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C.M. Bui, S.P. Donahue; Long–Term Follow–Up of Patients With Amblyopia Initially Identified by Preschool Photoscreening . Invest. Ophthalmol. Vis. Sci. 2006;47(13):2936.
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Amblyopia is a significant public health problem. Treatment of amblyopic patients using occlusion, pharmacologic penalization, and/or spectacles can improve vision. Preschool vision screening can identify patients with amblyopia or amblyogenic risk factors, but its impact on long–term visual outcome is unclear. Our statewide preschool photoscreening program has screened over 140,000 children since 1997. Seventy–five percent of photoscreen–positive patients present for evaluation by optometrists, comprehensive ophthalmologists, and pediatric ophthalmologists. We determined the visual outcome of those patients who were referred to our institution following photoscreening.
To present long–term follow–up data on preschool patients identified with amblyogenic risk factors by photoscreening.
Institutional Review Board approval was obtained. We performed a retrospective chart review of 510 children referred from photoscreening. We recorded age, sex, visual acuity, cycloplegic refraction, and ophthalmologic diagnosis on initial visit. Treatment modality, visual outcome, follow–up duration, and treatment completion status were also recorded. Successful outcome measures were defined as a) greater than or equal to 2 lines of improvement in visual acuity or equal vision in both eyes or b) at least 20/40 distance vision in the amblyopic eye.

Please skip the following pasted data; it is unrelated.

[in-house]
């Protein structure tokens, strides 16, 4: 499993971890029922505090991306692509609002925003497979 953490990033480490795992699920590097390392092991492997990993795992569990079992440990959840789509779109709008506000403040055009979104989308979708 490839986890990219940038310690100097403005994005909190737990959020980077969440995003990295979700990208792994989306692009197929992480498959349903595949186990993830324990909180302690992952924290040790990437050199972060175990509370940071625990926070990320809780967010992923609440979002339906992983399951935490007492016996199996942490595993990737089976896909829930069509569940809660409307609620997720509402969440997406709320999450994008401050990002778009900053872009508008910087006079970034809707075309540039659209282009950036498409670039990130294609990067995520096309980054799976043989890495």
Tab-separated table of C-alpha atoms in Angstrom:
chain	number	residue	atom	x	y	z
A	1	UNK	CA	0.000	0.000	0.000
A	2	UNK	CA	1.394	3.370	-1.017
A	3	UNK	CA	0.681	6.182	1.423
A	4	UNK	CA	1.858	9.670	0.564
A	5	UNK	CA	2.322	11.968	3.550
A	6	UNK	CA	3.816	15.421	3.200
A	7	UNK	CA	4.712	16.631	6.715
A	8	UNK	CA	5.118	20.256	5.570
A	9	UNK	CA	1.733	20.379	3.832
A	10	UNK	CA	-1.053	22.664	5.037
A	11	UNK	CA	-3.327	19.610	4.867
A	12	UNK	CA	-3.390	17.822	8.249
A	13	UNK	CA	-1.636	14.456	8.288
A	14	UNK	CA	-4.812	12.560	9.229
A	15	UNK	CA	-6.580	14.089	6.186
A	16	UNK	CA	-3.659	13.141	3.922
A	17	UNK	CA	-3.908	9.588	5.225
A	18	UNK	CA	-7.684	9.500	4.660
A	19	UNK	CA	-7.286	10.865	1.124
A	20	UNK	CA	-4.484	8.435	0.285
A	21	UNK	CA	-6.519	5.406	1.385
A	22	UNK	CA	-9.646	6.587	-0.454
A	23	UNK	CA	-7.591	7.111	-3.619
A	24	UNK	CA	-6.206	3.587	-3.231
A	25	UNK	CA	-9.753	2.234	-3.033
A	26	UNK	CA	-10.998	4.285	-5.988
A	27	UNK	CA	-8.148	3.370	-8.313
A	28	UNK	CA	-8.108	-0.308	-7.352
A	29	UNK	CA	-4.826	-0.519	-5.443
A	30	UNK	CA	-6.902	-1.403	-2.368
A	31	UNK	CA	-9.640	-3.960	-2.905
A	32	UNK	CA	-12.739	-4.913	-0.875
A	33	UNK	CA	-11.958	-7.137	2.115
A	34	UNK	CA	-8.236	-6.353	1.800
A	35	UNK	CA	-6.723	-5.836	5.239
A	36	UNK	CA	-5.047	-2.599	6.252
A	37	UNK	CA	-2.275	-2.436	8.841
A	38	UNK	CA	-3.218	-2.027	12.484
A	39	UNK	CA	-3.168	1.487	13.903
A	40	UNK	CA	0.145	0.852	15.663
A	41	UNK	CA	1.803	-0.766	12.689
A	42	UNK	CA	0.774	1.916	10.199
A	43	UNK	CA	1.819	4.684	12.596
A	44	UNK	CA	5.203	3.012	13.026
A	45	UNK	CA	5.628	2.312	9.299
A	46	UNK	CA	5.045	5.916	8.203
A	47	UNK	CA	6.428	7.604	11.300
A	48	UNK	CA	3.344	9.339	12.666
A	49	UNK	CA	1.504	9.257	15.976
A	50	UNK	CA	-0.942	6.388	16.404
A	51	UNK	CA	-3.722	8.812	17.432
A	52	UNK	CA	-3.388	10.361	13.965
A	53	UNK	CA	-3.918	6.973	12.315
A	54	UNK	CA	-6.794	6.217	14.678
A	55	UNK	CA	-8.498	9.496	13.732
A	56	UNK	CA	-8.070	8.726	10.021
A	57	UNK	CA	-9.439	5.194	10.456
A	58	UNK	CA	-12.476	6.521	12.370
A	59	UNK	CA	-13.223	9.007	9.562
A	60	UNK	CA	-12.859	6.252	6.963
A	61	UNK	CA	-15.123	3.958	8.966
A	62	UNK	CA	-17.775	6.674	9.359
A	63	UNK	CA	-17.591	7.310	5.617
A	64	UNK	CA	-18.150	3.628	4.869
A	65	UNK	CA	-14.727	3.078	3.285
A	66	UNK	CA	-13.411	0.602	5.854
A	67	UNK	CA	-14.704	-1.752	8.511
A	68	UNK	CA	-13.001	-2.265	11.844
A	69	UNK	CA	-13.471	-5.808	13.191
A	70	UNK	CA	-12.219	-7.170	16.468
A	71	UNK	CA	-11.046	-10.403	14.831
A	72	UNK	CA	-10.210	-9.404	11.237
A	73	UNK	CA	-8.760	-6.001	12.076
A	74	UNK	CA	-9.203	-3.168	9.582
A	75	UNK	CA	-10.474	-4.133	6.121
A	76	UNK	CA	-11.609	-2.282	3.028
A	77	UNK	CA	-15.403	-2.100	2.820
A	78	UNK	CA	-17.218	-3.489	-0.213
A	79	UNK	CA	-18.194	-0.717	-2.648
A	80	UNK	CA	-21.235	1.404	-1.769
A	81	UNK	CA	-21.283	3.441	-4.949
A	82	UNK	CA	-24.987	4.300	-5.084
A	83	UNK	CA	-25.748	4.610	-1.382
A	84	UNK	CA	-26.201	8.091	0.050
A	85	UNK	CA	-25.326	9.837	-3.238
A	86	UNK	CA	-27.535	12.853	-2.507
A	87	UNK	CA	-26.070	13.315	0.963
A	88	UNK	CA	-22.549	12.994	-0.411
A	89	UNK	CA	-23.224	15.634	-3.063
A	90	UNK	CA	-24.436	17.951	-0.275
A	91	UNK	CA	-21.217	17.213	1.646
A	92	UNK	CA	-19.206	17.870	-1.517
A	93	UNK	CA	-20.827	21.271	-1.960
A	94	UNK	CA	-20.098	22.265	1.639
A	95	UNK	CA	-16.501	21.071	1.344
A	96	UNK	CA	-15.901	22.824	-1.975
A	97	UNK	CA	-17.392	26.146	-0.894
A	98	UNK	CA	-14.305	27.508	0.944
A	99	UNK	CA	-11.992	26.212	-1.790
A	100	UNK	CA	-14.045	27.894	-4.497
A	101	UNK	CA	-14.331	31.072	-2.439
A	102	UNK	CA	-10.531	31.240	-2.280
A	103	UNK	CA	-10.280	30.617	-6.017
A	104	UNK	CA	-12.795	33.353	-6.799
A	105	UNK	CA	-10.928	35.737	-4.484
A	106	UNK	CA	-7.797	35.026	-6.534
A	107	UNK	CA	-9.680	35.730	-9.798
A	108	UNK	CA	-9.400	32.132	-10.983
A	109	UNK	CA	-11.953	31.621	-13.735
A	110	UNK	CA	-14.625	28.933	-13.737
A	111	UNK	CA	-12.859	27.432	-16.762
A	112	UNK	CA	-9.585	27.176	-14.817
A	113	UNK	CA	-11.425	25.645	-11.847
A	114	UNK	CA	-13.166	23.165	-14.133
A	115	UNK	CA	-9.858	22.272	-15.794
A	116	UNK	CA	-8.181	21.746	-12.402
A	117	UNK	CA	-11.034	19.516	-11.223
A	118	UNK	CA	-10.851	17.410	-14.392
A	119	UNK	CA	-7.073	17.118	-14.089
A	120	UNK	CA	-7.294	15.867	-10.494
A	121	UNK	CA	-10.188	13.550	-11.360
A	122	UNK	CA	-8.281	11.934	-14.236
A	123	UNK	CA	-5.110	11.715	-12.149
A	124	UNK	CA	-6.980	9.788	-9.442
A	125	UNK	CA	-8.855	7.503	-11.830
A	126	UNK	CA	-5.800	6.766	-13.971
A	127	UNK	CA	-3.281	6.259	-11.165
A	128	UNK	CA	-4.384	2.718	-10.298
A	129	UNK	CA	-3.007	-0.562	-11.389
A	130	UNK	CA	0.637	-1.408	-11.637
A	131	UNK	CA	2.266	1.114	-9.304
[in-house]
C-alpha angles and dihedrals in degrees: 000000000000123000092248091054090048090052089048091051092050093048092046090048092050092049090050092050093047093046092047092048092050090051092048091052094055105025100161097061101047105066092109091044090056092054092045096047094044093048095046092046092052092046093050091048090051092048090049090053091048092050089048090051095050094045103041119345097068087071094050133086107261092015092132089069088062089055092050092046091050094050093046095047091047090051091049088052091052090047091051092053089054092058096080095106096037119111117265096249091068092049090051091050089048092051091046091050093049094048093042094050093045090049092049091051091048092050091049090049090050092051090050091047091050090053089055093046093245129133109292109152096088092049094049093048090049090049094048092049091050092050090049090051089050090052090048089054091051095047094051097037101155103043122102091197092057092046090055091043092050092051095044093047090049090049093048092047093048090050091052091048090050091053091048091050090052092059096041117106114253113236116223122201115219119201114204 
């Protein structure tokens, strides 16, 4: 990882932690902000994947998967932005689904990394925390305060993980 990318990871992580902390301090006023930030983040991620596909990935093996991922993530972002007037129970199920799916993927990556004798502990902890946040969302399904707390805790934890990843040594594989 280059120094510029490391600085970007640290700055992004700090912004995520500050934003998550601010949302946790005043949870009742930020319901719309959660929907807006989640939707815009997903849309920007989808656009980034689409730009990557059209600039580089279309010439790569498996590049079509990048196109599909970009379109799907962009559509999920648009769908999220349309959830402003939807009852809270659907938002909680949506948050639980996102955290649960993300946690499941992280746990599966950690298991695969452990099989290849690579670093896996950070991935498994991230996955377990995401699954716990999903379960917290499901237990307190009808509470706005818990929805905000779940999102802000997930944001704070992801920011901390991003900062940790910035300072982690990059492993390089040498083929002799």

Of 510 screen–positive patients, 110 (22%) had amblyopia, and 288 (56%) had amblyogenic risk factors without amblyopia. Eighty–two (16%) were false positives, and 30 (6%) patients with organic eye conditions or developmental delay were excluded. Average age of the 110 amblyopic patients was 41±17 months, and average follow–up duration was 34±23 months. Of the amblyopic patients, there were 61 (55%) anisometropic, 29 (26%) strabismic, 13 (12%) combined anisometropic and strabismic, 6 (5%)refractive, and 1 (1%) undefined type. Of 110 amblyopic patients, 84 (76%) achieved at least 2 lines of improvement in visual acuity or equal vision in both eyes, 84 (76%) achieved at least 20/40 distance vision in the amblyopic eye, 9 (8%) were lost to follow–up, and 1 (0%) had insufficient data. Of the 16 patients who did not meet criteria for success, 12 (75%) had not completed treatment.
Photoscreening can successfully identify children with amblyopia. The vast majority of identified children comply with follow–up and have excellent results from treatment. Photoscreening is an effective large scale screening technique for preschool vision screening.
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